When the security agent at the Toronto airport tried to stop us, we walked right past him. He had, by then, lost his power.
Let's make sure that doesn't happen to you. Power is the ability to influence others. Where does yours come from?
1) Your position: Every job comes with some authority.
The security agent, for example, was authorized to check your documents, then send you to the inspection line. That day, there were two lines, 50 yards apart. He could send you right or left.
How much of your power is based on your position? If it's all positional, you're in trouble.
Let's say you're the President of the U.S. Powerful job? Well, occasionally. But most days, the President is blocked, thwarted or abused by anyone and everyone.
"Hell," said Harry Truman, is "to be President."
2) Your expertise: Your power may be based on what you know.
The Toronto agent sent me, and almost everyone, to the line on the right. That line was long; it appeared to contain the entire population of Canada. The other line was the size of Yukon, about six people.
"I wonder why he sent us here," I said to the young Canadian man behind me.
"He's completely out of it, eh," the Canadian said.
3) Your relationships: Your power may be based on who you know.
A security agent has no time to develop a deep, personal relationship with you, but this agent skipped everything. No greeting, no smile, no eye contact.
So after waiting forever on line—it was definitely at least five minutes—I approached another security agent. She was near us, but far from the first agent.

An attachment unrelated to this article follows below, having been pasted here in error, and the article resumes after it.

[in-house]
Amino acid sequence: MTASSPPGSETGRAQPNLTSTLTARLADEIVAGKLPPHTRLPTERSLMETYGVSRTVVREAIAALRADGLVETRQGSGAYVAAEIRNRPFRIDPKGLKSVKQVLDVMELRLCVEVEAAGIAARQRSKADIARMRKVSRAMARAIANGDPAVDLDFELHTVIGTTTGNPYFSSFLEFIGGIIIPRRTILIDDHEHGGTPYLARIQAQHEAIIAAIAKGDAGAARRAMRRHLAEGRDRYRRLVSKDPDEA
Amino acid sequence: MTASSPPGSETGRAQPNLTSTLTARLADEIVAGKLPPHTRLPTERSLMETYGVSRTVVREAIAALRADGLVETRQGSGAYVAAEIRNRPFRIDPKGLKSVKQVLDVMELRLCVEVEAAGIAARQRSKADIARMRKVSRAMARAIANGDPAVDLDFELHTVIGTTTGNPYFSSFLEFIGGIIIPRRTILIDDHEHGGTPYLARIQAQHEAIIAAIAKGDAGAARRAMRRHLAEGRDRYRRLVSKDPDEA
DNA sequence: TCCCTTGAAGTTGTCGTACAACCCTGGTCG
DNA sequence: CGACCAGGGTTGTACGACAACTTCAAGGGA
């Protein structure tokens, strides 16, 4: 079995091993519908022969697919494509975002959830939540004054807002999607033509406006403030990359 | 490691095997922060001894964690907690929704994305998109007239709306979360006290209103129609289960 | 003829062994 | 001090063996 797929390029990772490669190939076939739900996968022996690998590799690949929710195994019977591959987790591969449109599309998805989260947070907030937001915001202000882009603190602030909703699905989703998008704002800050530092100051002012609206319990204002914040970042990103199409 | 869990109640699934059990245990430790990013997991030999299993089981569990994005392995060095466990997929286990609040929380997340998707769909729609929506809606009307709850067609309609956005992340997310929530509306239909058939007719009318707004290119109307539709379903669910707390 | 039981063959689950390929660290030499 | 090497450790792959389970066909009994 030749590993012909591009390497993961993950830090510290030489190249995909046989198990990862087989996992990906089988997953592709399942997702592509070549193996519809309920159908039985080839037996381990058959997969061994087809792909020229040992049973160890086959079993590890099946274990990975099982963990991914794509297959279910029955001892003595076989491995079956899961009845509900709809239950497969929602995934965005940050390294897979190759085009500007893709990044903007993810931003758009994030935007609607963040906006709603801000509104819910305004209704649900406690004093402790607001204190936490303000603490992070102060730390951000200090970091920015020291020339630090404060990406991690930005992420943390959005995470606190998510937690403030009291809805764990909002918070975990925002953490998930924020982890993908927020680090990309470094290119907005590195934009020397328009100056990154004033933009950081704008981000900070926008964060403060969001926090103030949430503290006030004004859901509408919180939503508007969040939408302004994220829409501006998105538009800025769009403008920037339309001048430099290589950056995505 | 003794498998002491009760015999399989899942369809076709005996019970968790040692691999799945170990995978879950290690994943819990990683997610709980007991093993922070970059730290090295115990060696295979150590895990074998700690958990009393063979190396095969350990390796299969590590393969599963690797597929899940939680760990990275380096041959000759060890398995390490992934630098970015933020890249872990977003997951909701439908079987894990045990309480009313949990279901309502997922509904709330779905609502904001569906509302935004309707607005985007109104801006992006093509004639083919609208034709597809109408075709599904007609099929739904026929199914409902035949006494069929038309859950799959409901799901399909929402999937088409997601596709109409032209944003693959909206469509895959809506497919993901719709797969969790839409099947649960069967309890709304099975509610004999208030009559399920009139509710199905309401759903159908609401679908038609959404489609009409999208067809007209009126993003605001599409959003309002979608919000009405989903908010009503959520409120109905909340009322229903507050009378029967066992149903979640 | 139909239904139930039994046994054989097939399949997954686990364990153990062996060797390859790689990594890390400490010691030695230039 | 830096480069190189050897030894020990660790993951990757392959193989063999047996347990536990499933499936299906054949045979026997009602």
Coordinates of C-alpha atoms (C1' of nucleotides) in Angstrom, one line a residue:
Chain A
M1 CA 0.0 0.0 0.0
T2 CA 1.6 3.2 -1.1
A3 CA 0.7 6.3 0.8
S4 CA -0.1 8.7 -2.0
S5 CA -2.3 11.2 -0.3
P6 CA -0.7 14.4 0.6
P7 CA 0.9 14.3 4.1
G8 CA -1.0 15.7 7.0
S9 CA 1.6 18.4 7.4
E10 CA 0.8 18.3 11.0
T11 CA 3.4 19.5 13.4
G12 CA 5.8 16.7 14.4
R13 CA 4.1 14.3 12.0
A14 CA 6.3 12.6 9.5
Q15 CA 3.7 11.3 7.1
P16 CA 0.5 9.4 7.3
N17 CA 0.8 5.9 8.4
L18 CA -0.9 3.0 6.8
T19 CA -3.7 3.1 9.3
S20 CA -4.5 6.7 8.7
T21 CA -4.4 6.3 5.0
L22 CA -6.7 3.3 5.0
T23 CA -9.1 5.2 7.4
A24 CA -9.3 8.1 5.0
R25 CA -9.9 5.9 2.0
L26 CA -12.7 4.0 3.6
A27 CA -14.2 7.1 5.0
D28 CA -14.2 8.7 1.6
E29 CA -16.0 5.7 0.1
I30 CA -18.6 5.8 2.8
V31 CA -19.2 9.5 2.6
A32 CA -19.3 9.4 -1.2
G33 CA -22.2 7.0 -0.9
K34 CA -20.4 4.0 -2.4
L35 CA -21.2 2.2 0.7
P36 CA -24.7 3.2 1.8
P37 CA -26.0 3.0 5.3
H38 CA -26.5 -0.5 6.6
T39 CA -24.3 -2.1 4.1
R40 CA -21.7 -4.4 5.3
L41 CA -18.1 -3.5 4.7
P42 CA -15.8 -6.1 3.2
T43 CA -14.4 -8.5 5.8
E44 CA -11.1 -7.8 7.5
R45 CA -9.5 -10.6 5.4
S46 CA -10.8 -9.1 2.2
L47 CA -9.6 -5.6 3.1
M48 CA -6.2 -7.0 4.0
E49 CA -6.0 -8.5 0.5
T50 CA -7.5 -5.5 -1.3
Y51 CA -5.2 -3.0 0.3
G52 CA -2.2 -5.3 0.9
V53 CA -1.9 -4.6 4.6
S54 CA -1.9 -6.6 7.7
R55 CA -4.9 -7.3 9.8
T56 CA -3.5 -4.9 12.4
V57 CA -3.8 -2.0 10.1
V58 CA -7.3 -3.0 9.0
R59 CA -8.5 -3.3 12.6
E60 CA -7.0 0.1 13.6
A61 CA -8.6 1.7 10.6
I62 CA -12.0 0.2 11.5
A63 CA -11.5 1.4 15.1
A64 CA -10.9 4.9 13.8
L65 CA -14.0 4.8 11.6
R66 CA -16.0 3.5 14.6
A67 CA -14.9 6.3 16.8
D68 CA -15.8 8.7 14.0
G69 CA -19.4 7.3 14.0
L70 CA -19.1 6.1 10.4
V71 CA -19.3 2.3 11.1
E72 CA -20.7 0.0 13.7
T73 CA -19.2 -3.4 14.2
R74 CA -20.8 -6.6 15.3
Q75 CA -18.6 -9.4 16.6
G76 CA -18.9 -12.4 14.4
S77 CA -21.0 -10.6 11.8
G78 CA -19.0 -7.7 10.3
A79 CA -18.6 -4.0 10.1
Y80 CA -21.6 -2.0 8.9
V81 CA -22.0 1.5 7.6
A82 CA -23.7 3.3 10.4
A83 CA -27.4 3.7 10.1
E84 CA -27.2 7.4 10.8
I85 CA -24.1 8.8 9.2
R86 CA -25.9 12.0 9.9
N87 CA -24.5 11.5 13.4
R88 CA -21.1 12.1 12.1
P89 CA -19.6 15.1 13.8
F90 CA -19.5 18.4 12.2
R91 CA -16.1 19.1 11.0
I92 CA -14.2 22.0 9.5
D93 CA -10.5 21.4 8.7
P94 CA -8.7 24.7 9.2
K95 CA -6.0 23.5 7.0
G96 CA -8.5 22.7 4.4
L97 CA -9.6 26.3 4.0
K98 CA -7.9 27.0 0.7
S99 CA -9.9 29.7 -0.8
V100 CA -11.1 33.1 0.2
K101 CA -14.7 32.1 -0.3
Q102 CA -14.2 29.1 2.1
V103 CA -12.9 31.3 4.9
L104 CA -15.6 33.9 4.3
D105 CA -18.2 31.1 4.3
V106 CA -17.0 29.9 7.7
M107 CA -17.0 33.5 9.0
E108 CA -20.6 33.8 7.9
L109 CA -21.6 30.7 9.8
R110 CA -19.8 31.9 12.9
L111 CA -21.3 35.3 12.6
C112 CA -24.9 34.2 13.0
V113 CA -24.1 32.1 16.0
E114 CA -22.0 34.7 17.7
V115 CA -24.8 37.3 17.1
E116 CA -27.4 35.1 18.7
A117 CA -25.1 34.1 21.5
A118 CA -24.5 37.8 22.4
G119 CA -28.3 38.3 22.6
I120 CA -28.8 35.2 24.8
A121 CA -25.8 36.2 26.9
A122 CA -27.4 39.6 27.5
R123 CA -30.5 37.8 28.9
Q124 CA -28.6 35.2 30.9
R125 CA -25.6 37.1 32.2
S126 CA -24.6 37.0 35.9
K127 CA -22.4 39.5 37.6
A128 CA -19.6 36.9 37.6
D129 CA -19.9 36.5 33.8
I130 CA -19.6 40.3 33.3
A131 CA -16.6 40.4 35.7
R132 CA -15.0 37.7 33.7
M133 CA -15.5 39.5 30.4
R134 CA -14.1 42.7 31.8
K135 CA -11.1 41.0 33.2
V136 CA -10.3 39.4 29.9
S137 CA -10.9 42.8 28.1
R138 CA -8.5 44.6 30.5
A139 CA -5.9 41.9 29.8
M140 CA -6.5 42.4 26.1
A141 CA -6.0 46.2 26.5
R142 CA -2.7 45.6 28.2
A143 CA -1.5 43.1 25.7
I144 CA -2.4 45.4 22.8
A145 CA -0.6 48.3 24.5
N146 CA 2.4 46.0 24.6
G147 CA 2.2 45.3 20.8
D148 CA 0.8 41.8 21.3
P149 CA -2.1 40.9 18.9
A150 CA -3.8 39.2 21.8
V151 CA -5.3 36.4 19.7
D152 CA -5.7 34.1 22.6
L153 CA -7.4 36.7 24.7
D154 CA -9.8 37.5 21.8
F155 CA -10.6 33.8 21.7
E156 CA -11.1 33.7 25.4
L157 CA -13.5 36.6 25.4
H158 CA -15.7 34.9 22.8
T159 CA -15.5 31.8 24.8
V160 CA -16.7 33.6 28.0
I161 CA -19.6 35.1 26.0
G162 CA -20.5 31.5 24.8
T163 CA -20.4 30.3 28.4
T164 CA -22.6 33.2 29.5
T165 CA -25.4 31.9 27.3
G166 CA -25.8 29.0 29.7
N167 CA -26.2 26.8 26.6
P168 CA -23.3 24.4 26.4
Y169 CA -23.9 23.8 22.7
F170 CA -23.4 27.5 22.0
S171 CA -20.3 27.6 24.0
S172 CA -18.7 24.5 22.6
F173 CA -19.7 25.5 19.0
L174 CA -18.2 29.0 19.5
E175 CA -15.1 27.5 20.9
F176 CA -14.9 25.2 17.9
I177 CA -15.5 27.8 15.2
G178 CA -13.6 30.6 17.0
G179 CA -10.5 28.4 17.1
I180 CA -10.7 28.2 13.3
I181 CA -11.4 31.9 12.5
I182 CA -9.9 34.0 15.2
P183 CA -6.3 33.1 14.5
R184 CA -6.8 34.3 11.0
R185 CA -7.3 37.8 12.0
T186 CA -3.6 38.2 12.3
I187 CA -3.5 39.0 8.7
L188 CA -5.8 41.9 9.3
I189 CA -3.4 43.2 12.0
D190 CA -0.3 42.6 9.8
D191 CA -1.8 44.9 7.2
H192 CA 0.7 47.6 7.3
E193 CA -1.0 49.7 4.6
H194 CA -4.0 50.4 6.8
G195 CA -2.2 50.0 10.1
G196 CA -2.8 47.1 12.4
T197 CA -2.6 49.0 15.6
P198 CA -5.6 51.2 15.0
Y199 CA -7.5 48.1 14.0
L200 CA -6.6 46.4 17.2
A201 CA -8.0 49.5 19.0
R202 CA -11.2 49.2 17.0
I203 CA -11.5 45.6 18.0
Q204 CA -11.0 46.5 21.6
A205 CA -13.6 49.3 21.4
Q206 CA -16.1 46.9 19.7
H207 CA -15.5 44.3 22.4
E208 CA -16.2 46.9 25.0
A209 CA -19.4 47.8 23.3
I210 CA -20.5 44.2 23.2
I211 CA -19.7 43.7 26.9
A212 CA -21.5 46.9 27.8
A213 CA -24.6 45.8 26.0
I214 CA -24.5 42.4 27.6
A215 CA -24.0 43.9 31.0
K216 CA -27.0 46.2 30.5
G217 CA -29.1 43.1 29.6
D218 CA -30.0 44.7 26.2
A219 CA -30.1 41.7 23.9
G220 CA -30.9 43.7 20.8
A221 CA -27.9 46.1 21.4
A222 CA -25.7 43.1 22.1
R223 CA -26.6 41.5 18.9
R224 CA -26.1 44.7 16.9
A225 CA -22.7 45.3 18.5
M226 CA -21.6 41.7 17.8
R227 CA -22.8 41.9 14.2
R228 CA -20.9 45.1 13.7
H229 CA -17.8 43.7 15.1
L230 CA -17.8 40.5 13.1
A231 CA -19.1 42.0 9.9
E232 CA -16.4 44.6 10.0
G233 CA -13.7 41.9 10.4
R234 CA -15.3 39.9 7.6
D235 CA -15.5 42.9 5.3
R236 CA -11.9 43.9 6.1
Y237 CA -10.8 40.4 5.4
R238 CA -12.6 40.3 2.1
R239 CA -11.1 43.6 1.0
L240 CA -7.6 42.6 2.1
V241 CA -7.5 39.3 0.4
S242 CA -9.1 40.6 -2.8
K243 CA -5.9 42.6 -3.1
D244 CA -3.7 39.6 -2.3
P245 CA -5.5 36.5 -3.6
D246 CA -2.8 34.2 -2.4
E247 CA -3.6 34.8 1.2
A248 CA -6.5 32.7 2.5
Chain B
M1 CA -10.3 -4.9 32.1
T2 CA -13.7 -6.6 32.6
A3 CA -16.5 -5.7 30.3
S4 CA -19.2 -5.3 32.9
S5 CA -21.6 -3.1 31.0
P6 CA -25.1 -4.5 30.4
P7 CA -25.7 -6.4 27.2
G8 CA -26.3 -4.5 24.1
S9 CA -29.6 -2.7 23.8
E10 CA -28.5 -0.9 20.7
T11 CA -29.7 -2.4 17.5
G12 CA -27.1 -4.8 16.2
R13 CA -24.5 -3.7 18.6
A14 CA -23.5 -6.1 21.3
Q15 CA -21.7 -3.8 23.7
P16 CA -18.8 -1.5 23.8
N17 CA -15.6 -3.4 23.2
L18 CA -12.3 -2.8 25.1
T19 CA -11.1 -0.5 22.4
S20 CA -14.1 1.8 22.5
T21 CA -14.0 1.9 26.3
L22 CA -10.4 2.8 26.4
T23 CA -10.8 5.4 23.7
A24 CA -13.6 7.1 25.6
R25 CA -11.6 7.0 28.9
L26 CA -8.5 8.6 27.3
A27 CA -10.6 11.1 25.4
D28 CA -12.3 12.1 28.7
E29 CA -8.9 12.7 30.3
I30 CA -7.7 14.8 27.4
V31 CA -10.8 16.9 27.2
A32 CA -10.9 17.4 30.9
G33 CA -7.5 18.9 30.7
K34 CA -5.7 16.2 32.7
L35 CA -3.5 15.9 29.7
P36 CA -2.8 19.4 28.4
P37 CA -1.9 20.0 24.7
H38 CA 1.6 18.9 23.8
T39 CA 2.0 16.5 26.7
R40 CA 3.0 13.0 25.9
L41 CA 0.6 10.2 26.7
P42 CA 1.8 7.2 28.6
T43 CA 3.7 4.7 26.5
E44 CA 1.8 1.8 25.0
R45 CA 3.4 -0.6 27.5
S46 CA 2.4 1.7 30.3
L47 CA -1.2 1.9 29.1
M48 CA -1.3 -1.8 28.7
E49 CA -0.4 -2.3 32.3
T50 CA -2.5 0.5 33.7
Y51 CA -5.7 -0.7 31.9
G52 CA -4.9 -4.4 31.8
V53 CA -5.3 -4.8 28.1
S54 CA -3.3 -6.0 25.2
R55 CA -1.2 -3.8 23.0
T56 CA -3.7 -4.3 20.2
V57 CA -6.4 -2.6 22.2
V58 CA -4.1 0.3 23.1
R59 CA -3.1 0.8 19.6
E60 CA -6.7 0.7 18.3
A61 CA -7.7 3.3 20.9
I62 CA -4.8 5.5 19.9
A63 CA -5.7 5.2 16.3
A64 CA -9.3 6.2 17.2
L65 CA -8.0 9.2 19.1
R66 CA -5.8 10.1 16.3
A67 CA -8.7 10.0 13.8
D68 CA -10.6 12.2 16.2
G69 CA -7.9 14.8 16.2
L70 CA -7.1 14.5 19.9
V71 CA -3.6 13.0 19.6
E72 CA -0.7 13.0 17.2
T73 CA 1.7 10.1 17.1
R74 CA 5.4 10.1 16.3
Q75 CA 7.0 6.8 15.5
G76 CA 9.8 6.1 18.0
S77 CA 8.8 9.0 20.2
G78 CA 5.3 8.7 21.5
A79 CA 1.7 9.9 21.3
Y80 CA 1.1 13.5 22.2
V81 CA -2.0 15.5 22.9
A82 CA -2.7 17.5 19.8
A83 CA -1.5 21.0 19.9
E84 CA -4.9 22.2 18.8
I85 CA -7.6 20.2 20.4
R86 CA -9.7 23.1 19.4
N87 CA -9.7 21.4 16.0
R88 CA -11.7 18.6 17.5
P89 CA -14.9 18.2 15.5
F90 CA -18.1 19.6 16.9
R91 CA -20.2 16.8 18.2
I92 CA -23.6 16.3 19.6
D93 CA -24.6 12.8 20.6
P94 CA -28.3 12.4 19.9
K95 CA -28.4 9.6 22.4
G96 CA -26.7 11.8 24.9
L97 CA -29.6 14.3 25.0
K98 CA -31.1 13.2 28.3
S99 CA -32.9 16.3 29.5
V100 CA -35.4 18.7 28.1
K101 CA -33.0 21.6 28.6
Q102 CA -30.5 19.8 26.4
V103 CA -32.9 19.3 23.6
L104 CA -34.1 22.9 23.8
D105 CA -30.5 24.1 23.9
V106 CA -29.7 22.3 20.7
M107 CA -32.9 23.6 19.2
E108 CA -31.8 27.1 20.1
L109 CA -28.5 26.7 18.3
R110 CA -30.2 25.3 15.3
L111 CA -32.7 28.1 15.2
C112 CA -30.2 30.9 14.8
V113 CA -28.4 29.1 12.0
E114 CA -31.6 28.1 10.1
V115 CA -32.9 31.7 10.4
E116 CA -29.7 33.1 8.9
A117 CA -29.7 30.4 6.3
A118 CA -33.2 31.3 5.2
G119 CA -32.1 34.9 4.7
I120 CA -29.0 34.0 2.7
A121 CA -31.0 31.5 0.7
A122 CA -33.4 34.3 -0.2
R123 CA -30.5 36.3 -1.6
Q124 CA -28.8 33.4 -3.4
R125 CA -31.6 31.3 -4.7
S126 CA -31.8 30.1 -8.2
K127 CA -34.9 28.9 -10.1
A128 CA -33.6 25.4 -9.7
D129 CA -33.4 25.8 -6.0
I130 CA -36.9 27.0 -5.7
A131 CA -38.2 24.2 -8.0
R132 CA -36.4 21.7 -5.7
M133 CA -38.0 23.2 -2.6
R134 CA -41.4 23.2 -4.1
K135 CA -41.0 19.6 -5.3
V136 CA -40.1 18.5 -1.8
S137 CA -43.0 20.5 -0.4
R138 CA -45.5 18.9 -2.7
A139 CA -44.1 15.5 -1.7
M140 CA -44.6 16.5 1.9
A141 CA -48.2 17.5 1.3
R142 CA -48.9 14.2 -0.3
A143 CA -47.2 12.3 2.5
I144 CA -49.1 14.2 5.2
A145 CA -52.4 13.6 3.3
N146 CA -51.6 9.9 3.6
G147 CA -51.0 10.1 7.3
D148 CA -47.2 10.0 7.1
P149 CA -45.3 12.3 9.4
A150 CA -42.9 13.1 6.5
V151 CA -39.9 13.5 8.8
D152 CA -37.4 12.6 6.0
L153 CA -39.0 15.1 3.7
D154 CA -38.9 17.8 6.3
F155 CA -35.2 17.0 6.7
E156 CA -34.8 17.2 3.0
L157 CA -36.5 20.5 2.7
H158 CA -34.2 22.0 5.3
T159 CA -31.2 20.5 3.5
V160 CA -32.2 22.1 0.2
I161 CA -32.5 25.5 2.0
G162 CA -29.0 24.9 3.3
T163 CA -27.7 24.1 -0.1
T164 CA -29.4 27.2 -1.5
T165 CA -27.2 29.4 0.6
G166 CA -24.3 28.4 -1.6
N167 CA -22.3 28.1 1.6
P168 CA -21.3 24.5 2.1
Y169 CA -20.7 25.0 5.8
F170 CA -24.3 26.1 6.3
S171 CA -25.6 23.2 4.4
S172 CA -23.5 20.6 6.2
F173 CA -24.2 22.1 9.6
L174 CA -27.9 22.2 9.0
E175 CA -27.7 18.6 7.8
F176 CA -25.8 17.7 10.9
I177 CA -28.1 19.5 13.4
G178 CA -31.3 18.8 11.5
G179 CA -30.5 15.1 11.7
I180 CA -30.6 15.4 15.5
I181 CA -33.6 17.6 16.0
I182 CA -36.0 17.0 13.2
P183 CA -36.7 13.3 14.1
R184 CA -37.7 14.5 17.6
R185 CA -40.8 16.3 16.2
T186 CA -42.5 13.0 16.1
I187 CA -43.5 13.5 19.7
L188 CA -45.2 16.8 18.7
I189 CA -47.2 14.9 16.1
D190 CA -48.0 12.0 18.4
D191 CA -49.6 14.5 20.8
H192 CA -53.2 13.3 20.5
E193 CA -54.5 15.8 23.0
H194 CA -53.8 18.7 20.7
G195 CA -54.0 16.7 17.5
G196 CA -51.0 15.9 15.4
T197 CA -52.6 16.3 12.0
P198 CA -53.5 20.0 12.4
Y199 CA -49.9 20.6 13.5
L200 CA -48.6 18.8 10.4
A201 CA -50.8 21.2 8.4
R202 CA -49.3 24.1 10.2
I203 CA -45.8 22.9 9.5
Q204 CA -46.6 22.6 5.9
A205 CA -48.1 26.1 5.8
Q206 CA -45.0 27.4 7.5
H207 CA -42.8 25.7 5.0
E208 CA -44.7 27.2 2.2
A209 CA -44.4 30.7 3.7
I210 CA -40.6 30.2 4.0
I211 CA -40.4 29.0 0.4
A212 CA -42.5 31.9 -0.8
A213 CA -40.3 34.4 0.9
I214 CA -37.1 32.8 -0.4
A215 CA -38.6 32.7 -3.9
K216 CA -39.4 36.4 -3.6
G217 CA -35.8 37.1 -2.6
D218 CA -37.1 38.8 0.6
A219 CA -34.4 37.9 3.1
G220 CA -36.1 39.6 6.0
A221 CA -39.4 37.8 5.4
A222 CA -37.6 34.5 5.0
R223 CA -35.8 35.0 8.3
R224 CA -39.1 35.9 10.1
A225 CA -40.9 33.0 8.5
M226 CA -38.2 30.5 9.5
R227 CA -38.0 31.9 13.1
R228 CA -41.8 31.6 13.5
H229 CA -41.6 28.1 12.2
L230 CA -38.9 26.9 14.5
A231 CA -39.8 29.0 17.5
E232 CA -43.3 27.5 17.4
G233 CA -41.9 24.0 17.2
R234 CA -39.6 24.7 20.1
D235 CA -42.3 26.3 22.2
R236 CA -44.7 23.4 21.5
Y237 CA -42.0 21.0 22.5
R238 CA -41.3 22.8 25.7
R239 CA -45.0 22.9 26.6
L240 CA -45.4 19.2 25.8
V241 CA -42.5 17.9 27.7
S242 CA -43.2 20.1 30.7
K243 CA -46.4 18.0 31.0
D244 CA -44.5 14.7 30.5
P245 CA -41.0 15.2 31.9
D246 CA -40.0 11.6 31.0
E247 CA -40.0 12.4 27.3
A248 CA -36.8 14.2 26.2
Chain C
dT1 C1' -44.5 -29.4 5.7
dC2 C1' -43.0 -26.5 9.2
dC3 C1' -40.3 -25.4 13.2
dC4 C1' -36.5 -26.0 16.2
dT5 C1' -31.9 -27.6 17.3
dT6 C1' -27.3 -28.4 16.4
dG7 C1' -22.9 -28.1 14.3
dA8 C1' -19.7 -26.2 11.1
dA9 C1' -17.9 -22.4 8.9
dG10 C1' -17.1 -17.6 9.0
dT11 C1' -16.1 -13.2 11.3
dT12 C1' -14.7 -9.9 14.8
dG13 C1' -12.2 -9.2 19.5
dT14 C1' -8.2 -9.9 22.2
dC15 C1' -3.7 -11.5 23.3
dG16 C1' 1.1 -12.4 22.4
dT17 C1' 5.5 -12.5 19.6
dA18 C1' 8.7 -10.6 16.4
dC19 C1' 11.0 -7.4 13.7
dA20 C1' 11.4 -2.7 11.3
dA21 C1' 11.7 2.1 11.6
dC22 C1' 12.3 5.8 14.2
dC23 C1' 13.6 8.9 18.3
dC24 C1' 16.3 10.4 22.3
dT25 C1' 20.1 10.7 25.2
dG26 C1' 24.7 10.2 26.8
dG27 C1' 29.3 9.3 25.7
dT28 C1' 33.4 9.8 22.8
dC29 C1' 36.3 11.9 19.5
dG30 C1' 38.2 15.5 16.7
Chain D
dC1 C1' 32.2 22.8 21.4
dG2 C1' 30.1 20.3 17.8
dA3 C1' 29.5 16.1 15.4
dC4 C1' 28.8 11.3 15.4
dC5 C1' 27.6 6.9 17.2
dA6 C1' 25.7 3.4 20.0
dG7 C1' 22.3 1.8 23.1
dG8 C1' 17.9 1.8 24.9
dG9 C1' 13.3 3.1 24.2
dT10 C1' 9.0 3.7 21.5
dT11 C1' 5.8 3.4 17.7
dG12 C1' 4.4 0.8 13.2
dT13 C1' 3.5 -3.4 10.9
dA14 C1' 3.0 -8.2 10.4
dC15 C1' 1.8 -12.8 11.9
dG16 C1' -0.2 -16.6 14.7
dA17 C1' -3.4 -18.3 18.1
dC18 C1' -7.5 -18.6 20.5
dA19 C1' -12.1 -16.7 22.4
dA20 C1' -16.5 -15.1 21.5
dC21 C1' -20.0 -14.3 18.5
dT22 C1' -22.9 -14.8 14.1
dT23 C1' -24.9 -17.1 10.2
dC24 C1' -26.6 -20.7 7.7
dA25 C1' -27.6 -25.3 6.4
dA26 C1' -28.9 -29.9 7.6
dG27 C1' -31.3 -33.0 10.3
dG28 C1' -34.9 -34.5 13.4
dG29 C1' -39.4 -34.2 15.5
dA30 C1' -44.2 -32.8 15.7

"Would you mind terribly," I asked her, "if I went to the other line?"
She didn't seem wildly enthusiastic, but she didn't say no. She sort of nodded ok. So I took off, then the young Canadian bolted too.
"Let's get out of here, eh" he said.
4) Your presence: Your presence adds or subtracts power. Body language is a big part.
To get to the other line, we had to walk past the original security agent. "Hold it," he said as we approached. "Where are you going?"
That's when the young Canadian took over. "We're going to that line," he said, moving like a hockey player nearing the goal. "She"—pointing to the other agent, 50 yards away—"told us to."
The young Canadian seemed unstoppable. I, on the other hand, would have turned around if the security agent had said to; or even if he'd mimed "go back, you idiots"; or if he'd simply decided, rather than argue, to just shoot us.
But he didn't. So we kept going.
Tip: You may have more (or less) power than you think. Diversify.
© Copyright 2013 Paul Hellman. All rights reserved.
The author is solely responsible for the content.
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Patricia Hunt Sinacole is president of First Beacon Group LLC, a human resources consulting firm in Hopkinton. She works with clients across many industries including technology, biotech and medical devices, financial services, and healthcare, and has over 20 years of human resources experience.
Elaine Varelas is managing partner at Keystone Partners, a career management firm in Boston and serves on the board of Career Partners International.
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Peter Post is the author of "The Etiquette Advantage in Business." Email questions about business etiquette to him directly here.
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Paul Hellman is the founder of Express Potential, which specializes in executive communication skills. He consults and speaks internationally on how to capture attention & influence others. Email him directly here.